By Margarita Romero
President of Asociación por la Memoria y los Derechos Humanos Colonia Dignidad
Silence and secrecy are part and parcel of torture. Perpetrators rely on them to retain control and evade prosecution, while victims are left to suffer quietly. This is what makes Sites of Conscience so essential in the fight for human rights – they bring to light past horrors and reclaim them not only for the victims, but for all those interested in creating an ethical and just world.
Unfortunately, places of memory are not always easily accessible. Colonia Dignidad in Chile is one example. Founded in 1961 by German Paul Shäfer, a former Nazi army nurse turned preacher, the small “colony” was in effect a religious cult, where Schaefer ruled over his followers and their children. Many of these same children would later tell stories of child abuse, detention, and torture. When Augusto Pinochet came to power in Chile in 1973, the dictatorship forged a strong alliance with Shäfer, and Colonia Dignidad became one of the most important secret operation centers of civilian and military intelligence, as well as a secret center for kidnapping, torture, disappearance and extermination of political prisoners.
While Shäfer was eventually captured and sentenced to 20 years in prison in 2005, there is no memorial to victims on the site of Colonia Dignidad. In fact, it currently operates as a tourist resort. But the tide is changing. Asociación por la Memoria y los Derechos Humanos Colonia Dignidad – or the Association for Memory and Human Rights in Dignity Colony – recently sought and won the right to make Colonial Dignidad a National Monument. This ensures that the state will protect the site, where these crimes against humanity were committed, and that it cannot be destroyed or altered.
For over 50 years, Colonia Dignidad was a closed location where all kinds of offenses and crimes were systematically committed. Its collaboration with the dictatorship has been confirmed by testimonies of former political prisoners, settlers and judicial inquiry as well. It has been established that illegal graves were dug to hide the murdered political prisoners´ bodies, and that years later, the corpses were exhumed and disappeared from Colonia Dignidad.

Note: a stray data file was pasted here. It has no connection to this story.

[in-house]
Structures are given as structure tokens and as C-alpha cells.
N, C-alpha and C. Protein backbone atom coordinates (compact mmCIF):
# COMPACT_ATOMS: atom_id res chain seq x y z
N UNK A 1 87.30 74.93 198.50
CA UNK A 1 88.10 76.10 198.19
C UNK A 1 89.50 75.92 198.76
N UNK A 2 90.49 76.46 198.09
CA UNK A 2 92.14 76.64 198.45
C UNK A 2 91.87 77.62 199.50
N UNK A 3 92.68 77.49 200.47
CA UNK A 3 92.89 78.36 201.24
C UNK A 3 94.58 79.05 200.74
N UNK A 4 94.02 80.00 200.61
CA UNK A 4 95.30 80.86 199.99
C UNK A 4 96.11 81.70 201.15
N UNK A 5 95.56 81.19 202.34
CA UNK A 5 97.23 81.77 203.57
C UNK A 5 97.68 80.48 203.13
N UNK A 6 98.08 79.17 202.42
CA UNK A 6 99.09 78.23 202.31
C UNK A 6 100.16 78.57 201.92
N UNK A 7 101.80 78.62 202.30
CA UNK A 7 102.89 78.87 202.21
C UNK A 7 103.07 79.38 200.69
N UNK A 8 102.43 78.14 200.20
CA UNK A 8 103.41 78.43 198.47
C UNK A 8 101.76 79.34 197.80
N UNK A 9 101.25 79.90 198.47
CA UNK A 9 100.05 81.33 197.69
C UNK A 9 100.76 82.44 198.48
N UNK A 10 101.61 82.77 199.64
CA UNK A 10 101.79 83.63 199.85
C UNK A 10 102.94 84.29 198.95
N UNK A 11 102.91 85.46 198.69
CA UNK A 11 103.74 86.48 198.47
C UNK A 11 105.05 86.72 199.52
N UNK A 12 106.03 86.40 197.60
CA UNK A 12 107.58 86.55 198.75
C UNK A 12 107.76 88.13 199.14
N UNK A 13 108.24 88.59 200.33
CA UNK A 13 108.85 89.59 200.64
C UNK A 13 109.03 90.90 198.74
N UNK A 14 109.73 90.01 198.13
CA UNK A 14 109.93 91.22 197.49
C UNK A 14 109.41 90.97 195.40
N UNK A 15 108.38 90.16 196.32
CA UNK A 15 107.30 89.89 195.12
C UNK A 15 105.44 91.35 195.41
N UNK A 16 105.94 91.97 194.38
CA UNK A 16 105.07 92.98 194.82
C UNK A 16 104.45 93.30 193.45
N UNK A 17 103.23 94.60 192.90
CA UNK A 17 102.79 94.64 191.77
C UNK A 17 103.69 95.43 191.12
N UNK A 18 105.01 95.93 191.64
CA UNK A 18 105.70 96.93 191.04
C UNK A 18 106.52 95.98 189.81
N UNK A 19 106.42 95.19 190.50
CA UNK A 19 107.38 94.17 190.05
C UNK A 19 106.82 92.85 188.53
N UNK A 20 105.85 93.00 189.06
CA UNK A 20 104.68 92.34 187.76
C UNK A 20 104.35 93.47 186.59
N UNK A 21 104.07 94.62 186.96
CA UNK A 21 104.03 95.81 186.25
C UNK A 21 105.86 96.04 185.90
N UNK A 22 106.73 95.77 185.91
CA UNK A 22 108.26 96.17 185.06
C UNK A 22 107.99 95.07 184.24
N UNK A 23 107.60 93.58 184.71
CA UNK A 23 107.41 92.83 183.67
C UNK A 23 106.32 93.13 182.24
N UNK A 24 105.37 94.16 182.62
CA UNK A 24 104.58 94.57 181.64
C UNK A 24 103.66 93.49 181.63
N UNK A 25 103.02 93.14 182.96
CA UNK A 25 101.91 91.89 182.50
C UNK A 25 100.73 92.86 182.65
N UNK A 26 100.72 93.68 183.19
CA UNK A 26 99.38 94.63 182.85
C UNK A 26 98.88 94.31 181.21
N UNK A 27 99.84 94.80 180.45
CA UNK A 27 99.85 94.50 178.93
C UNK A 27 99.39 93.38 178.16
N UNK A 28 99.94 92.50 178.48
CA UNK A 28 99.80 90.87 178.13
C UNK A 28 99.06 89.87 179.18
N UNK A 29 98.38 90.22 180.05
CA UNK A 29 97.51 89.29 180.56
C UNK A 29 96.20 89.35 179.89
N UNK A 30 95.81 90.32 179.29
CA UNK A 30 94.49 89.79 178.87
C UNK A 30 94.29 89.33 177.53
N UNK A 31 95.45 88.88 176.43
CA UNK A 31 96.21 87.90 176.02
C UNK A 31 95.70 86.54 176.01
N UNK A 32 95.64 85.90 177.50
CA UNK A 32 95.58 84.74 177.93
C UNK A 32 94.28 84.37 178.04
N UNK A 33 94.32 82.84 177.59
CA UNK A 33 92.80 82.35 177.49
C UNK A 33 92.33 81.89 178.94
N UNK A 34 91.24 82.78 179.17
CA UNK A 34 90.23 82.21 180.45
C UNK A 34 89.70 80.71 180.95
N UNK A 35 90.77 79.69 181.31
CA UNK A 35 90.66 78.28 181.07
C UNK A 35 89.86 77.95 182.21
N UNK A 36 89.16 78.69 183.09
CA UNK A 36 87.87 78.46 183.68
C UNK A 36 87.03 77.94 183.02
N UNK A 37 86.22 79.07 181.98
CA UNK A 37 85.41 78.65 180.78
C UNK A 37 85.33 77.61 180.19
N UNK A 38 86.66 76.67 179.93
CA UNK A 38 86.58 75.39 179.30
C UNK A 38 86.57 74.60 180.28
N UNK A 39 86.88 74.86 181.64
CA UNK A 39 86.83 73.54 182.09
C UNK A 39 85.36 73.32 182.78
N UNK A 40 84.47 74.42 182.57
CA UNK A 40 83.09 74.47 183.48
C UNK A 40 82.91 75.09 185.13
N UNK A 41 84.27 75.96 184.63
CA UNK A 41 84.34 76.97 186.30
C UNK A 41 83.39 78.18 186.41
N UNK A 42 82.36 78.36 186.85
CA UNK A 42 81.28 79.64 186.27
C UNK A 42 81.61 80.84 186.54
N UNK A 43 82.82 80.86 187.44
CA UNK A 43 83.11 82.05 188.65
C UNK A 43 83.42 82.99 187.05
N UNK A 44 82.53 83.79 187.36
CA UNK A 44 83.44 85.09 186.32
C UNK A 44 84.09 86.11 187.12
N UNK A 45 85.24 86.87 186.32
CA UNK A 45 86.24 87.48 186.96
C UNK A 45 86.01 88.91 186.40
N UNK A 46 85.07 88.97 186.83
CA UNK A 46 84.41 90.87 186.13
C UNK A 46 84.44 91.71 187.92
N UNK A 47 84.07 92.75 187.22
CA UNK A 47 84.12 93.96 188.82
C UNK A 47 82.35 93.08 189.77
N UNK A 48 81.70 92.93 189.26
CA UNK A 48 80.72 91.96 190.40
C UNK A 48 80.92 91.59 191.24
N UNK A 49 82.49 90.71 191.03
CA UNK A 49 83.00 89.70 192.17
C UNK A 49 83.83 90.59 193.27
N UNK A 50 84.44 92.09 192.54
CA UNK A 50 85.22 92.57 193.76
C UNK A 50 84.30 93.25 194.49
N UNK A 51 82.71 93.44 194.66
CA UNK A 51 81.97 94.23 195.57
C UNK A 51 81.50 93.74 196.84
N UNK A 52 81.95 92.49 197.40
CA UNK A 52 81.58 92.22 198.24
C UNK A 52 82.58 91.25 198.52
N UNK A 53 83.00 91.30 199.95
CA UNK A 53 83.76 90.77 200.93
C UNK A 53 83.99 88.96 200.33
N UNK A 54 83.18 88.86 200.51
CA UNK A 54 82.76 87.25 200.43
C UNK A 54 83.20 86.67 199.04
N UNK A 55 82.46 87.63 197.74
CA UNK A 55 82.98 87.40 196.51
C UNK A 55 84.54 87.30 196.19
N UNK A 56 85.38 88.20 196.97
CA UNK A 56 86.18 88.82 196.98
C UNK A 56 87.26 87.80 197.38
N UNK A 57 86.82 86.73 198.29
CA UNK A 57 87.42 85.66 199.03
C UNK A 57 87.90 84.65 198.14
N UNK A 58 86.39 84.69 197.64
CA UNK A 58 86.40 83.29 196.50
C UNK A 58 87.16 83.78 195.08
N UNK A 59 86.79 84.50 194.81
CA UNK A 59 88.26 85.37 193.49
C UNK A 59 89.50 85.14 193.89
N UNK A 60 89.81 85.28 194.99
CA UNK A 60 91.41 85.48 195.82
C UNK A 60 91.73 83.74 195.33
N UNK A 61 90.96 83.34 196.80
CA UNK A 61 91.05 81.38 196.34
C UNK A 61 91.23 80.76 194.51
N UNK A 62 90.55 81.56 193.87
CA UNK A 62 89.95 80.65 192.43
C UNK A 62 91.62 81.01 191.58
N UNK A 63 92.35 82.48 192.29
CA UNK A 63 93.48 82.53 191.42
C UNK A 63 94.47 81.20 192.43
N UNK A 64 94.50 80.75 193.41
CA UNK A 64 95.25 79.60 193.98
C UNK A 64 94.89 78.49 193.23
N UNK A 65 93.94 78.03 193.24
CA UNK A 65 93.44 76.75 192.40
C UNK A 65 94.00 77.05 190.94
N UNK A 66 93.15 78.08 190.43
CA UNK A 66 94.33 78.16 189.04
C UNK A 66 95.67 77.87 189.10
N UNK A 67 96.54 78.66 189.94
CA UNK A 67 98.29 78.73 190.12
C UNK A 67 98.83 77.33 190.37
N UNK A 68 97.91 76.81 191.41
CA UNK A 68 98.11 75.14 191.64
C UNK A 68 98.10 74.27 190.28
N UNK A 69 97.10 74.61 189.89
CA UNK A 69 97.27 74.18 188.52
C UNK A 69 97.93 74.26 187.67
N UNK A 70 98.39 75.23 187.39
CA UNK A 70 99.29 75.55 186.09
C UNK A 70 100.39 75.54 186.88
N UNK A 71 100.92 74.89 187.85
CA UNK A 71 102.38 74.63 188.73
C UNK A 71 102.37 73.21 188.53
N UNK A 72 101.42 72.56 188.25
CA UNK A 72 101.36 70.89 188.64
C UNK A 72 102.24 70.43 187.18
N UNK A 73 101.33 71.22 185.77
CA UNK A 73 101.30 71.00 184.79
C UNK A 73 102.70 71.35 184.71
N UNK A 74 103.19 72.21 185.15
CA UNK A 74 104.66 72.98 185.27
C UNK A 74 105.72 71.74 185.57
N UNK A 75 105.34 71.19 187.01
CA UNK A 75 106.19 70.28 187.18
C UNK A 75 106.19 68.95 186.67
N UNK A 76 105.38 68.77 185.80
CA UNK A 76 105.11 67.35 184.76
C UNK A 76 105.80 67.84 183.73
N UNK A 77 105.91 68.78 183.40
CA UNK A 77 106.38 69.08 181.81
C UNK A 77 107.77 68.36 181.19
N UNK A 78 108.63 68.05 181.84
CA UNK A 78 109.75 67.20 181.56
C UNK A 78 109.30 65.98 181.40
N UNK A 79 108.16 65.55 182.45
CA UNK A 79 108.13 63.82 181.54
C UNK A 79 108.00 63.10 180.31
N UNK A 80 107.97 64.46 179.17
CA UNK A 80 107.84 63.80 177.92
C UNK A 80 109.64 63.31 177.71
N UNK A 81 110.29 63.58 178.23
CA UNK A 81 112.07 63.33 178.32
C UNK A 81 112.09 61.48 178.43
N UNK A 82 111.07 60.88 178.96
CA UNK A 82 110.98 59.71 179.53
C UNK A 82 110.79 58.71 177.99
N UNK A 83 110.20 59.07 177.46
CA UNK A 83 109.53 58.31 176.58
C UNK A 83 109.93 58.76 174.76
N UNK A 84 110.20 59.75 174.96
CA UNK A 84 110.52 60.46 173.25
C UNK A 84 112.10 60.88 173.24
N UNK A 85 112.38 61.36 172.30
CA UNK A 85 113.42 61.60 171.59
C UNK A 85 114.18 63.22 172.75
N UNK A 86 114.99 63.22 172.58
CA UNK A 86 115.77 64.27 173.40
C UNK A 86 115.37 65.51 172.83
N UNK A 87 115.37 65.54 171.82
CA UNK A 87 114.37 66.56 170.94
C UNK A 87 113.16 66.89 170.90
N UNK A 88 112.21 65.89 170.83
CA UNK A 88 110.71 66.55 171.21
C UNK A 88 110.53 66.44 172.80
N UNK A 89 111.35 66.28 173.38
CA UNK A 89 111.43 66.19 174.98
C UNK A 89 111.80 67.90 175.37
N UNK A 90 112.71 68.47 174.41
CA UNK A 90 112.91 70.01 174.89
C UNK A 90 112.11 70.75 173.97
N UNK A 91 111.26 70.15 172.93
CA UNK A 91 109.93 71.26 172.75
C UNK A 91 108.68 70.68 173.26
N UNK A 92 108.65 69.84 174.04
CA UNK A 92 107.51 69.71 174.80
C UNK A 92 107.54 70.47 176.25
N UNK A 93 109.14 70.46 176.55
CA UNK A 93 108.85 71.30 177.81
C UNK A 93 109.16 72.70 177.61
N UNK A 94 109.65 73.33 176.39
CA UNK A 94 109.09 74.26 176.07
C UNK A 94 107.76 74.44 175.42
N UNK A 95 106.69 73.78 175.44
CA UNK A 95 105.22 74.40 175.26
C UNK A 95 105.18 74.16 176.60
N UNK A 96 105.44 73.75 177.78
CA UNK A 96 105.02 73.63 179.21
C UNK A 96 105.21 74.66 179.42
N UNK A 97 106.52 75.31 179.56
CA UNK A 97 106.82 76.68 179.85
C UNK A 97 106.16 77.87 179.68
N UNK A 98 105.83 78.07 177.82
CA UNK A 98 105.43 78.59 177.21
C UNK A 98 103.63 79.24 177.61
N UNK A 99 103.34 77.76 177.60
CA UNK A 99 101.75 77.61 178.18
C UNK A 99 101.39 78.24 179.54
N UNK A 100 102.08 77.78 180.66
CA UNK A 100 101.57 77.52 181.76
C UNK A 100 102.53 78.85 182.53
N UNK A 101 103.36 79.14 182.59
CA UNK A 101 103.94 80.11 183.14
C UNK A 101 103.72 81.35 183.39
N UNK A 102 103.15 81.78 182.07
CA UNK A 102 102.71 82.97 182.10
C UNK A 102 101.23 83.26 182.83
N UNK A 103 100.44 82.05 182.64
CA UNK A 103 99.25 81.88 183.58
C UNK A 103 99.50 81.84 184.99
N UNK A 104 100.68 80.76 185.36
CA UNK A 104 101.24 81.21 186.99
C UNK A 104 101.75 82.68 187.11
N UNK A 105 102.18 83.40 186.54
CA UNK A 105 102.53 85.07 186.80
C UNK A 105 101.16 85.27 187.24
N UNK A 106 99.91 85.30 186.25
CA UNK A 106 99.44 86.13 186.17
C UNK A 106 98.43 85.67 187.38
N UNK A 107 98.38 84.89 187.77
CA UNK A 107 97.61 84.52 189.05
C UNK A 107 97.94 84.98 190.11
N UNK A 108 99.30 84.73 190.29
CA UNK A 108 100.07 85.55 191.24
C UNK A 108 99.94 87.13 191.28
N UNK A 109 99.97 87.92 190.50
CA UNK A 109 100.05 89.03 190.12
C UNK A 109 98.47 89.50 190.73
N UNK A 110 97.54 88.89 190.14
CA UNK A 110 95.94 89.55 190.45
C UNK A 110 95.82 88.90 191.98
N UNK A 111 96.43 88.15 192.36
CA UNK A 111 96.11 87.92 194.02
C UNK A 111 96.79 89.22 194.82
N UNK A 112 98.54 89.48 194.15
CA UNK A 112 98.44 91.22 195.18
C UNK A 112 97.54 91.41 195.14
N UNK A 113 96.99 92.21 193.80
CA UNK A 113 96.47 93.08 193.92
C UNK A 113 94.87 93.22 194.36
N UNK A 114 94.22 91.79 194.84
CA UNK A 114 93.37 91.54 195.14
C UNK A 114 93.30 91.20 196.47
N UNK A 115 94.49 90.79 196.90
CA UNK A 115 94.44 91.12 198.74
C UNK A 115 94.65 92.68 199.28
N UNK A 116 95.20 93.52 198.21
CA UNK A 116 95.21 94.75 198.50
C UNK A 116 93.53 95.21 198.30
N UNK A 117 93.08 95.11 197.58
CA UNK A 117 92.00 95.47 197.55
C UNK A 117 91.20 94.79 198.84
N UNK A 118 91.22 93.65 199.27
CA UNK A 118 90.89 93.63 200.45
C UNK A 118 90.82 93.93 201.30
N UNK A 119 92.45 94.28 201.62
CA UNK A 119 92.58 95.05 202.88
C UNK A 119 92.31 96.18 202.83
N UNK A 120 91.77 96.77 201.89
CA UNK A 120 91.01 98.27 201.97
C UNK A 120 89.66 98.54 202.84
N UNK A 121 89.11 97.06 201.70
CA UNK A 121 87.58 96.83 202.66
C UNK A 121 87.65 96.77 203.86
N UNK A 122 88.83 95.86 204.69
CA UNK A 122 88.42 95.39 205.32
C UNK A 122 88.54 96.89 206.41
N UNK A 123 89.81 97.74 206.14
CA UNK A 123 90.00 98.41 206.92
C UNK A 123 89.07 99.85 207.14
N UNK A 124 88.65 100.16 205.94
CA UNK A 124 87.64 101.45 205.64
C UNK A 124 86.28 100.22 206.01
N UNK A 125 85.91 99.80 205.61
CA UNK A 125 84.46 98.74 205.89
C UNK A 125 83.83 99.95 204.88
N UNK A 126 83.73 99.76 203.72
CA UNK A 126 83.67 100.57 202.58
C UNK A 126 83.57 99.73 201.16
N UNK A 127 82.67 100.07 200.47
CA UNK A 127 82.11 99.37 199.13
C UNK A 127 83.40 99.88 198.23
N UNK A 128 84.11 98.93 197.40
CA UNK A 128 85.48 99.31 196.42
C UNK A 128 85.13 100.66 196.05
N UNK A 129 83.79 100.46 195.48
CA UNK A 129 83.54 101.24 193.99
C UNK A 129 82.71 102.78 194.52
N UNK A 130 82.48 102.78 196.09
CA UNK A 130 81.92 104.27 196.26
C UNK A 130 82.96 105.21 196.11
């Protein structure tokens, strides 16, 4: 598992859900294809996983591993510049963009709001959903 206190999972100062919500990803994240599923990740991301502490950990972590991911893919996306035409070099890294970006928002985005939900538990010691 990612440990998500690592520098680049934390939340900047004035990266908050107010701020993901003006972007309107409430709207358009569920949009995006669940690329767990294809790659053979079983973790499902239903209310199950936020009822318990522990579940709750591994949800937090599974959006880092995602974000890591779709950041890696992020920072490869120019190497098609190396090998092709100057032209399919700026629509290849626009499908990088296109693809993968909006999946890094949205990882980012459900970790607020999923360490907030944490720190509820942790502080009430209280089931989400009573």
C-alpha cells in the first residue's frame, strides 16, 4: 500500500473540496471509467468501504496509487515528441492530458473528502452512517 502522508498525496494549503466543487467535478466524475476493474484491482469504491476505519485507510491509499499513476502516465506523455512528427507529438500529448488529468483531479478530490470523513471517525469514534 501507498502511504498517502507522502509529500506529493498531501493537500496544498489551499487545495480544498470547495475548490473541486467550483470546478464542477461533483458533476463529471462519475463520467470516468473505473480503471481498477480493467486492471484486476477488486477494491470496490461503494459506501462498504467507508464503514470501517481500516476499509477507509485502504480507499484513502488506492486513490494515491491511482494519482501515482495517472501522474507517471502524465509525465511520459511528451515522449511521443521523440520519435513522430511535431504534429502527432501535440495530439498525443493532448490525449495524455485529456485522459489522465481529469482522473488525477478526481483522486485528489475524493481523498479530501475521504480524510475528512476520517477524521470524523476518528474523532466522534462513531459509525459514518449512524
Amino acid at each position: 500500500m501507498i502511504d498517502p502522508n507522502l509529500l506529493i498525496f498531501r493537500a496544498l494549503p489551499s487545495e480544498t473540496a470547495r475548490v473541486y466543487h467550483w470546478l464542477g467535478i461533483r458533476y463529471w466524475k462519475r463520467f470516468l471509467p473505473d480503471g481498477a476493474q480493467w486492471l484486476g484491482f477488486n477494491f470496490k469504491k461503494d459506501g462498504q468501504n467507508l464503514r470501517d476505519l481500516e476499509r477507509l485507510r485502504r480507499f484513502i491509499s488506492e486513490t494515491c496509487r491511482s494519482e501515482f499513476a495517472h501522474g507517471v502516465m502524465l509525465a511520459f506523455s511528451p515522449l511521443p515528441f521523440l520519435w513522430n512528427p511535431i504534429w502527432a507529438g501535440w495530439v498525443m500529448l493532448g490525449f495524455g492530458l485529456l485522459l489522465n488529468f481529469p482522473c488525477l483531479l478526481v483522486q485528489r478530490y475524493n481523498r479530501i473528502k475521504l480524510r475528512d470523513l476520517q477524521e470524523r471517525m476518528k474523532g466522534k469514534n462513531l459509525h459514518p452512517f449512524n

No longer will these crimes go completely unrecognized.
The process of receiving National Monument status took months of paperwork and required support letters from many different social, political and religious organizations, amongst them the International Coalition of Sites of Conscience and its Latin American Network. The unanimous approval of the National Monuments Council on March 23, 2016 was well worth it. It will ensure that key sites inside Colonia Dignidad that are connected to dictatorial repression will be protected and preserved, including the Potatoes Storeroom, the Hospital, Paul Shäfer’s House (Freihaus), the Main Entrance and the Communication Headquarters.
The next challenge will be the construction of a memory site in Colonia Dignidad, enabling Chilean society to confront this past and direct its actions in the service of human rights.
Our Association considers the National Monuments Council’s declaration to be an important step in this long fight that human rights organizations have engaged in for the recovery and reconstruction of historical memory in Chile, especially as it relates to crimes against humanity carried out by state terrorism. It will also set a historical precedent in relation to the processes of historical reenactment, establishing justice and symbolic reparation for political violence victims and the entire society as well. For more information about, please visit the Association’s website at: https://www.coloniadignidad.cl/ or email: firstname.lastname@example.org